image from artrenewal.org
The best known of the six footers is the Hay wain, shown above. I want to talk a little about why one might make a full sized sketch for a painting that size.
I don't find it particularly remarkable that Constable made these sketches. I have done full sized sketches for my own paintings. I did it for a couple of reasons and I assume that Constable did too. You can push a 24 by 30 around forever if things don't go well. A painting the size of the haywain could fight you nearly forever with it's reworking. By the time the battle is completed you may have the image, but it looks fought over. That is, passages have become too thick and there are pentimenti, or the slightly visible ghosts of previous parts of the image, now painted out. Also a painted passage looks best if it is painted authoritatively. That is more likely to happen when you know exactly what you intend to do, and do it, not as the result of reworking over and over again.
My own teacher, R.H. Ives Gammell, did this too, he painted complete versions of his allegorical pictures and then copied them to make the finished image. It seems laborious, and is. But it does solve the problem of a piece looking labored over. After making it once and with the full sized sketch as a guide it is relatively simple to make another copy of that, making small alterations and finessing things as you go.
Today there is so much attention paid to the sketches and I think it misplaced. They ARE interesting as a window into Constables working methods. But that's not why they are so popular. People today like them because they better fit our contemporary preference for looser more "expressive" art. While there is nothing that says you can't like them, I would caution you against missing the great beauty of the finished pieces which are the artists actual intent. The sketches were merely a step on the road to the creation of the finished salon pieces for Constable. They are how he wanted his ideas realized in their final form. Valuing historic paintings based on how much they fit our own times preferences brings with it some dangerous baggage.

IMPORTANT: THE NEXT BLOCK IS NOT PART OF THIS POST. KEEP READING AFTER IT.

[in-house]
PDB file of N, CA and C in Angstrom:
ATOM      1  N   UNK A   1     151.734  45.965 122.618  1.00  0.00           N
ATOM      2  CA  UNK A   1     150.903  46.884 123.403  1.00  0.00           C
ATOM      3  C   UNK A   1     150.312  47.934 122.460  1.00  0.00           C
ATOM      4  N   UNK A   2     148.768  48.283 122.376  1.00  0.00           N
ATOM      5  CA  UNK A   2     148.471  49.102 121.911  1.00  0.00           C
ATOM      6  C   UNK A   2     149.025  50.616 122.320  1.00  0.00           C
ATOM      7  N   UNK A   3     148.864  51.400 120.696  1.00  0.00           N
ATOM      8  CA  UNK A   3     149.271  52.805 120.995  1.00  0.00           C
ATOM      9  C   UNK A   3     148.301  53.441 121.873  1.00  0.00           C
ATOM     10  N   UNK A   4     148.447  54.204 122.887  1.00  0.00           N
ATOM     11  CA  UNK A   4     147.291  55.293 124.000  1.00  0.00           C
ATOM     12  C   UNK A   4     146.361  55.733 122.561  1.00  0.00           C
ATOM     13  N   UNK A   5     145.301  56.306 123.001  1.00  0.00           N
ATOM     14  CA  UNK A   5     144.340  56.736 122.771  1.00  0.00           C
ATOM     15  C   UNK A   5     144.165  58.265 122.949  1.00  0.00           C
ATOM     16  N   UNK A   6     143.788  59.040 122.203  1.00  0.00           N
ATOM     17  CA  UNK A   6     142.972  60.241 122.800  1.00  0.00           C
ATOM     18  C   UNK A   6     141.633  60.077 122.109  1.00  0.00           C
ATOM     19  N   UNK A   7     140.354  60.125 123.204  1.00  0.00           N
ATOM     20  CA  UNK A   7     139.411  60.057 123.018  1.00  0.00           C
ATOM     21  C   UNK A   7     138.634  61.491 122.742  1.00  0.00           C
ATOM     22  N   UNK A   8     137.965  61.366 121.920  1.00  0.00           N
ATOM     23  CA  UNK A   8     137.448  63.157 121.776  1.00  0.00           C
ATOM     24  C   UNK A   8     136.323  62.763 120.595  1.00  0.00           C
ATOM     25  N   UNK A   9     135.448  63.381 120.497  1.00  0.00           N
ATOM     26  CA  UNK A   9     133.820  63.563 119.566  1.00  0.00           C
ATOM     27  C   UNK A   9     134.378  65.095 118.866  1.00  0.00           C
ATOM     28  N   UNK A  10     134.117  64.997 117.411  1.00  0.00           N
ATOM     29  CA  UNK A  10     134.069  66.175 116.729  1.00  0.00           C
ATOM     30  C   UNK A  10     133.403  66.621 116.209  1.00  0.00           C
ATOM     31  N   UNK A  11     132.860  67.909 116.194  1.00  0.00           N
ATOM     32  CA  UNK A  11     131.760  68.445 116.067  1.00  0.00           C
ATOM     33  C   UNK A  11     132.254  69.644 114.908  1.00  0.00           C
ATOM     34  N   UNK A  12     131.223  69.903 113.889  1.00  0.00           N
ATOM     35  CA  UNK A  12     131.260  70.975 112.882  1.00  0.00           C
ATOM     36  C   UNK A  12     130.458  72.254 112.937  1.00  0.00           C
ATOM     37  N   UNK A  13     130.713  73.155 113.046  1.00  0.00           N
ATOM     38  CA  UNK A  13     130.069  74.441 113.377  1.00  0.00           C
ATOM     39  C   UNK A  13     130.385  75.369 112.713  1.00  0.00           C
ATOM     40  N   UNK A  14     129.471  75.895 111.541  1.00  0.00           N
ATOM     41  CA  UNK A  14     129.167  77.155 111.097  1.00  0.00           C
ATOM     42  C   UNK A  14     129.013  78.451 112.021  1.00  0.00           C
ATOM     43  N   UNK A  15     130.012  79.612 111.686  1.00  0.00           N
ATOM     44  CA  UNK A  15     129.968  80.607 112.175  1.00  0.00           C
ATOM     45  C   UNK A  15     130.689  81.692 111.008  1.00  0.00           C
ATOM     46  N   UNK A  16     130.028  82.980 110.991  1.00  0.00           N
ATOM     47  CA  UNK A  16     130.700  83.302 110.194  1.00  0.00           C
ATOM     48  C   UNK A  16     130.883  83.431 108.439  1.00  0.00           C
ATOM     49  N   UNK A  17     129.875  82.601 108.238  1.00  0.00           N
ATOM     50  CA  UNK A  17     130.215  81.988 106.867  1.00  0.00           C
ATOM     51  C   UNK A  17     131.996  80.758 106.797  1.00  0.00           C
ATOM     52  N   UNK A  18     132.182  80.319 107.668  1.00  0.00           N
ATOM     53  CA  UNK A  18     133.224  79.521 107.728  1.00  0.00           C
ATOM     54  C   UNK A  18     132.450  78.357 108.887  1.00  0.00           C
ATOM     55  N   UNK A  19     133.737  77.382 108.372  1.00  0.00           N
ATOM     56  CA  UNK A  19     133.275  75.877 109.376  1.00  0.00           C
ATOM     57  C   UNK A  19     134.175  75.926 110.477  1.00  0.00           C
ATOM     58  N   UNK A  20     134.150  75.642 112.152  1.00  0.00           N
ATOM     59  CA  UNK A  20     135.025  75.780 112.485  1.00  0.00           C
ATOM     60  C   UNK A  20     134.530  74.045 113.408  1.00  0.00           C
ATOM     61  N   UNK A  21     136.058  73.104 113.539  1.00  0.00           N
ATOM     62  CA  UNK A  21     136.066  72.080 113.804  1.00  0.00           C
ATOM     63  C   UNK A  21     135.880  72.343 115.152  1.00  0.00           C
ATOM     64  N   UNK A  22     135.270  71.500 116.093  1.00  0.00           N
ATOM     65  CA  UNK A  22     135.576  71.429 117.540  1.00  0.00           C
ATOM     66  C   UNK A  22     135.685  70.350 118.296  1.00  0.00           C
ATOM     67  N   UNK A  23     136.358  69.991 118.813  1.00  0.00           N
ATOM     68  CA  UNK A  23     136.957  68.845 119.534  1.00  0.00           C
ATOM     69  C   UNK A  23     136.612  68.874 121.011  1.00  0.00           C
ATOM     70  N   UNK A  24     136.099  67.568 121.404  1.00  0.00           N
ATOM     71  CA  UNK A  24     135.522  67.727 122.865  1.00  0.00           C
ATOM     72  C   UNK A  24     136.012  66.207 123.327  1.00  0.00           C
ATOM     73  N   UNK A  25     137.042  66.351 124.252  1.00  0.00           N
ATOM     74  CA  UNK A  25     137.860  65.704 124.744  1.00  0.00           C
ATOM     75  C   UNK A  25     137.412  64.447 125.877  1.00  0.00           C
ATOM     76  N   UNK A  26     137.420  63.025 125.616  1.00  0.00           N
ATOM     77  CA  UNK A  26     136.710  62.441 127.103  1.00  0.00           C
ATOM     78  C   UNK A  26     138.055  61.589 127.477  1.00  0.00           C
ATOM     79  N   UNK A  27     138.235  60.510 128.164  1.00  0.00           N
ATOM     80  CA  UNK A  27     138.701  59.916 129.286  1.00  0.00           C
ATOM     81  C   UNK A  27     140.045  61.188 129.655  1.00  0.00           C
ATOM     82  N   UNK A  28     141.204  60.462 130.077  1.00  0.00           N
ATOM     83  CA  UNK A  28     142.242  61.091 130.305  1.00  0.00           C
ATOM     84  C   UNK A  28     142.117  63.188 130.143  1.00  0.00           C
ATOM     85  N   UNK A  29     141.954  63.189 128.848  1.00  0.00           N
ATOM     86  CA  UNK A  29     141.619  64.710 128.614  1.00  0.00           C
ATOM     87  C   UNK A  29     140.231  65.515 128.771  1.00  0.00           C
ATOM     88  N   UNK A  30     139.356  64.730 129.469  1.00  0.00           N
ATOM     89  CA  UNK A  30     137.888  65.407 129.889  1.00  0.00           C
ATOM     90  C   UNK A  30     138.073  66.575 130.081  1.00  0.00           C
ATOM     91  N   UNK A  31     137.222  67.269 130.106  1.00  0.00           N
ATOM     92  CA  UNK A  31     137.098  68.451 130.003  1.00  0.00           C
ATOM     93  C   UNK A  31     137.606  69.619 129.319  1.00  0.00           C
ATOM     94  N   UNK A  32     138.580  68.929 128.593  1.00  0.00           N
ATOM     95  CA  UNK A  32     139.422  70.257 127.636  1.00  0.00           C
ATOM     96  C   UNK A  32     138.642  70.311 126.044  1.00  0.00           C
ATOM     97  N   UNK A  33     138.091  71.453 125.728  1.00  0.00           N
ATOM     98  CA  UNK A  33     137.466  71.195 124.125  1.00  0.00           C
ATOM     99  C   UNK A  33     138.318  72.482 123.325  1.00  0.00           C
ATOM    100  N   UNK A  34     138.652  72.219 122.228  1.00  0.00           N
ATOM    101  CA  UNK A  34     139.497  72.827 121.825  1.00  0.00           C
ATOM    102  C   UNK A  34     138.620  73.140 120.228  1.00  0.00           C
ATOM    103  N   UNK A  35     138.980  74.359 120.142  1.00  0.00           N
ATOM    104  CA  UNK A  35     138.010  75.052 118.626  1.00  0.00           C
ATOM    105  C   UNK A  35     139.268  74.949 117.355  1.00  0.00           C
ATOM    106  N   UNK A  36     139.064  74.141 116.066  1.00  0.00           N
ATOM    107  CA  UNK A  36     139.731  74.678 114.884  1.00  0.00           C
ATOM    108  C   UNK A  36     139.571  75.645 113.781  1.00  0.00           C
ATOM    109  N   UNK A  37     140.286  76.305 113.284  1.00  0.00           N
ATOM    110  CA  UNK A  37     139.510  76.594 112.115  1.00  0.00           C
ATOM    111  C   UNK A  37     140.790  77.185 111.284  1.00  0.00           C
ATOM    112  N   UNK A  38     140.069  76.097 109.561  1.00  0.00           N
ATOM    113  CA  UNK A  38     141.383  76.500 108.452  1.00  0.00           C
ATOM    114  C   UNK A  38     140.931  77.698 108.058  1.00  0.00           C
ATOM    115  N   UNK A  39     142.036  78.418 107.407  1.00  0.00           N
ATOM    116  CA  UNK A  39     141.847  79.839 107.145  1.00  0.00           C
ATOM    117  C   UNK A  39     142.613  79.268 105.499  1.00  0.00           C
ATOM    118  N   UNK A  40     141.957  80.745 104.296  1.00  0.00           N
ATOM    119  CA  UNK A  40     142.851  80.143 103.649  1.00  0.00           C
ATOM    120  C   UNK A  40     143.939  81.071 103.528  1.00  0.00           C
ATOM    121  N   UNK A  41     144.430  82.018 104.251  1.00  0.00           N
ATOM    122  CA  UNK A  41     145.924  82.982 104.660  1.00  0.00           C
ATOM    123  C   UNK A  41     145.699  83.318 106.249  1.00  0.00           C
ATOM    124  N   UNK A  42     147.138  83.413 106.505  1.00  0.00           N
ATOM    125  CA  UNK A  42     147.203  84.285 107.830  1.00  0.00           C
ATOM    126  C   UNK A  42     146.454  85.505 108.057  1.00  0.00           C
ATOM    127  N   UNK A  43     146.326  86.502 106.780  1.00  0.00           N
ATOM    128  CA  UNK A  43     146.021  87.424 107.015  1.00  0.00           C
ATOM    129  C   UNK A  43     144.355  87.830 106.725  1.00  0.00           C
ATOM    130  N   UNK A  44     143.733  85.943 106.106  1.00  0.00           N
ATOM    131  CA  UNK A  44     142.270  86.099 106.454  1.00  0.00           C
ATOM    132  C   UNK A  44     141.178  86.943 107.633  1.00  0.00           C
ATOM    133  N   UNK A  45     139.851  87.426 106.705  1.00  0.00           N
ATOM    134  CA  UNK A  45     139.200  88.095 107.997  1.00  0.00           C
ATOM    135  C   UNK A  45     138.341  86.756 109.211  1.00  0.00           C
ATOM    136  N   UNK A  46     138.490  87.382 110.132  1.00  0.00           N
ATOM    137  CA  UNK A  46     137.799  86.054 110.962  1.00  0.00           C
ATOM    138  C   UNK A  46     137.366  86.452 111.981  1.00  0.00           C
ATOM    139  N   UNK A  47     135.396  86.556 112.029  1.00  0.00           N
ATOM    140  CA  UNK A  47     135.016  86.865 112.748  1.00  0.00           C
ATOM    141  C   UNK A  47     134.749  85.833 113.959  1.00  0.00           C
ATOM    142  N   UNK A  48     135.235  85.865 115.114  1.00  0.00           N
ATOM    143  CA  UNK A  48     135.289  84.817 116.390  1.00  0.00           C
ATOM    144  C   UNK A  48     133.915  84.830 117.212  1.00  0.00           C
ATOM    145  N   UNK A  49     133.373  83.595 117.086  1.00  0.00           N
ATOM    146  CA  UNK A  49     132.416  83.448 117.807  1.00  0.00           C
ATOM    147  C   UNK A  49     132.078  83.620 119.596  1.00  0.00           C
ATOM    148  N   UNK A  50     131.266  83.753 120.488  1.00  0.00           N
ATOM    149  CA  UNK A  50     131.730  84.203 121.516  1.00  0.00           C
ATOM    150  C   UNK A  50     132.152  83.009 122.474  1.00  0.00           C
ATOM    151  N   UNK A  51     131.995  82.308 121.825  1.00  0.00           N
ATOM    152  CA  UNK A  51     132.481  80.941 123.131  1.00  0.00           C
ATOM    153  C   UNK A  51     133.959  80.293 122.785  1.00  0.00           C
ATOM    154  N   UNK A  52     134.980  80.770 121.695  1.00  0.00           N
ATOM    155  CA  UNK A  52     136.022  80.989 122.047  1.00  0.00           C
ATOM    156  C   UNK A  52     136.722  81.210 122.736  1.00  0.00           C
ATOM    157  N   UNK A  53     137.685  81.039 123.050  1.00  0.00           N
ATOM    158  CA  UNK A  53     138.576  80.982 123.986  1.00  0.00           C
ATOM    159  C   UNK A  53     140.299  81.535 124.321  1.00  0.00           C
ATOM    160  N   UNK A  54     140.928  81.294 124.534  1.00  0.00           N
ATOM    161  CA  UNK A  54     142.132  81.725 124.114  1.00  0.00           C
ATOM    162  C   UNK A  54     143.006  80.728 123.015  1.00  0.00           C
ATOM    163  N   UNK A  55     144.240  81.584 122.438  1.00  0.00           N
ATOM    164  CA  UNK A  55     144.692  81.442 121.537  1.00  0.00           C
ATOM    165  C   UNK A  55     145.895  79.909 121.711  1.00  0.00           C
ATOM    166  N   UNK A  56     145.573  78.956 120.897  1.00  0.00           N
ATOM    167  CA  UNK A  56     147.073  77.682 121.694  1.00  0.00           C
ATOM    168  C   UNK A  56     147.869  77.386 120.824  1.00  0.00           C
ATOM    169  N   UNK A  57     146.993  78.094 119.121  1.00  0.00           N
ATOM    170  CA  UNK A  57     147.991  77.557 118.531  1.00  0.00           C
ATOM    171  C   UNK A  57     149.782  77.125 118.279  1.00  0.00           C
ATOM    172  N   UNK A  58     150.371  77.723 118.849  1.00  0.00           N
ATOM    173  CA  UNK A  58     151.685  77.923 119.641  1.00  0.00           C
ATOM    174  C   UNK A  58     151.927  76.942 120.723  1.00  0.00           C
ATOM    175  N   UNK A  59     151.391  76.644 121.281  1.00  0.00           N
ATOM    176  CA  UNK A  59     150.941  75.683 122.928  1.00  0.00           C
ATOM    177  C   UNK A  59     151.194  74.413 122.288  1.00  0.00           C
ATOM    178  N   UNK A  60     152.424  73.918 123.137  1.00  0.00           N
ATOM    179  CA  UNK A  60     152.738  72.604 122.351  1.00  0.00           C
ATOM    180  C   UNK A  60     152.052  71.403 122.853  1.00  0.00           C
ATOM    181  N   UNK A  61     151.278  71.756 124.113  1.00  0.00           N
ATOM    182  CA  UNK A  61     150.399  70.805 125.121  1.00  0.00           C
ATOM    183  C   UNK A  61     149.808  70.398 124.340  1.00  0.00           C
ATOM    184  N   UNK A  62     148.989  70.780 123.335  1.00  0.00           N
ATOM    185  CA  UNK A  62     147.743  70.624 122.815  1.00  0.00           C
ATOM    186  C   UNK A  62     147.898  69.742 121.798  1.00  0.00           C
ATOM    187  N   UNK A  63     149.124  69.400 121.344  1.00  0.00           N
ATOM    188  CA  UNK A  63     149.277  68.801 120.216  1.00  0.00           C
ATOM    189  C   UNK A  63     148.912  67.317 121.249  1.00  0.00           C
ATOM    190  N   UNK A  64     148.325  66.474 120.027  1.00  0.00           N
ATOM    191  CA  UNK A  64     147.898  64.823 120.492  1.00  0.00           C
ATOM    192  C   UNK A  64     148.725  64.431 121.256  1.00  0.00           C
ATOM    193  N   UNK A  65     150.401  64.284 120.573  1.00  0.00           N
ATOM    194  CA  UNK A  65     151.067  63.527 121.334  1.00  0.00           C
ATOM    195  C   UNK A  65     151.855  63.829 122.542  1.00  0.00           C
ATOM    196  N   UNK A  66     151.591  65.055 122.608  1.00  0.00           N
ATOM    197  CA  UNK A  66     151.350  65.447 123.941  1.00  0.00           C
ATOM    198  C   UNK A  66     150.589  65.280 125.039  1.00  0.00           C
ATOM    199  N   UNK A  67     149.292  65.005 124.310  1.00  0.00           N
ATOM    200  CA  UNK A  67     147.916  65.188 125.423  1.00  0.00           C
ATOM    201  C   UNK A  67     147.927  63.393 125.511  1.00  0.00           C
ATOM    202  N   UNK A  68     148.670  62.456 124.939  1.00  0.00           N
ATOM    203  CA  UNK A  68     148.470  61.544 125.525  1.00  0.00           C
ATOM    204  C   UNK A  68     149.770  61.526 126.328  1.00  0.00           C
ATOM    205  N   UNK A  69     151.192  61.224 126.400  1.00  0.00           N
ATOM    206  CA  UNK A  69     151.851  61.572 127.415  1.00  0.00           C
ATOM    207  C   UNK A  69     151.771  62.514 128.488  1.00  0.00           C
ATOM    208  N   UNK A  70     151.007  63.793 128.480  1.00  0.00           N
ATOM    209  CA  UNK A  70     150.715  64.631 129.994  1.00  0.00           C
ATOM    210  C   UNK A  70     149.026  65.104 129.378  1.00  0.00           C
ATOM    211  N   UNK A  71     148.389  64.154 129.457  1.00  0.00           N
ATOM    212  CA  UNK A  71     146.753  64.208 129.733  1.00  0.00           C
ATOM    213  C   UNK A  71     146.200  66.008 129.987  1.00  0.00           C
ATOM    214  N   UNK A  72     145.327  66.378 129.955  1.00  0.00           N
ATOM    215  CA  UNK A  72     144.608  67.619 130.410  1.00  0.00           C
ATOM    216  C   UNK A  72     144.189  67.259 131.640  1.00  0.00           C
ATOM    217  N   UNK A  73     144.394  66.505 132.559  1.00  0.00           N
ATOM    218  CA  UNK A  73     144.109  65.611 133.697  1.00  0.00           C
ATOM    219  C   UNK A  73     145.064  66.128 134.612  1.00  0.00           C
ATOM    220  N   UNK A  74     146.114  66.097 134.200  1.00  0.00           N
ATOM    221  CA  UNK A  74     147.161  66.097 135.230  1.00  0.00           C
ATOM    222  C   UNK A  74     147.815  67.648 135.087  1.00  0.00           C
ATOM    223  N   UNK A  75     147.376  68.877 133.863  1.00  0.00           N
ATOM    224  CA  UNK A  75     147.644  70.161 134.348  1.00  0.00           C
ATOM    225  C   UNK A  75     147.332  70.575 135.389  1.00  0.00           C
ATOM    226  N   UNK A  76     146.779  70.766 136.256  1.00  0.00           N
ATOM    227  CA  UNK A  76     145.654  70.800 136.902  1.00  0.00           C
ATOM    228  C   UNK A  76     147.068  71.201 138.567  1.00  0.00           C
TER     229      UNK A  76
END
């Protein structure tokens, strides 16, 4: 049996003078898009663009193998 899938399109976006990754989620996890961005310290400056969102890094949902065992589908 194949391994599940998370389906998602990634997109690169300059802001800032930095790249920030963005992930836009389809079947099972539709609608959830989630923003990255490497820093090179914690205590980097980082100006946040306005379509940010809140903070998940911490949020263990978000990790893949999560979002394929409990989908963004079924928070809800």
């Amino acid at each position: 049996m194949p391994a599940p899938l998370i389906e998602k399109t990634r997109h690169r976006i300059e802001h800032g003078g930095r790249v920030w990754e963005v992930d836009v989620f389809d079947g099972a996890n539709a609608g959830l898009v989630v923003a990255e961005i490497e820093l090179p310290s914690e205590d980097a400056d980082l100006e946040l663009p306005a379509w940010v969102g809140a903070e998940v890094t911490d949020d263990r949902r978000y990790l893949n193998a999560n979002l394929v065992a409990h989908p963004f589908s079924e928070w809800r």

When I was an art student, art history was thought to be progressive, and those pieces which "led to the triumph of modernism" were deemed important. Those which did not, were ignored, or like Bouguereau reviled. The idea that the art of our time is transcendent and all art before it matters only as shown by its reflected light is chronocentric ( yes, that is an invented word, I needed one to explain the idea, Oswald Spengler should have, but evidently didn't, perhaps chronological imperialism might be useful too)
For an example, let me turn to rock and roll, as I so often do. Despite the warm charm and prodigious wisdom of Lady Gaga, the Beatles are not better or worse because of the degree that they are her percuser. Their music was good because it was well made, even without it's influence on the delicate slaughterhouse songbird, Lady Gaga. If Lady Gaga proves to be a passing fancy, will that diminish what the Beatles did, will they need to be reappraised as leading to say....Ke$ha?
The Beatles wrote and played some great rock and roll, and had the multitalented meatdressed Gaga been stillborn, that would have still have been the case, despite her great chops.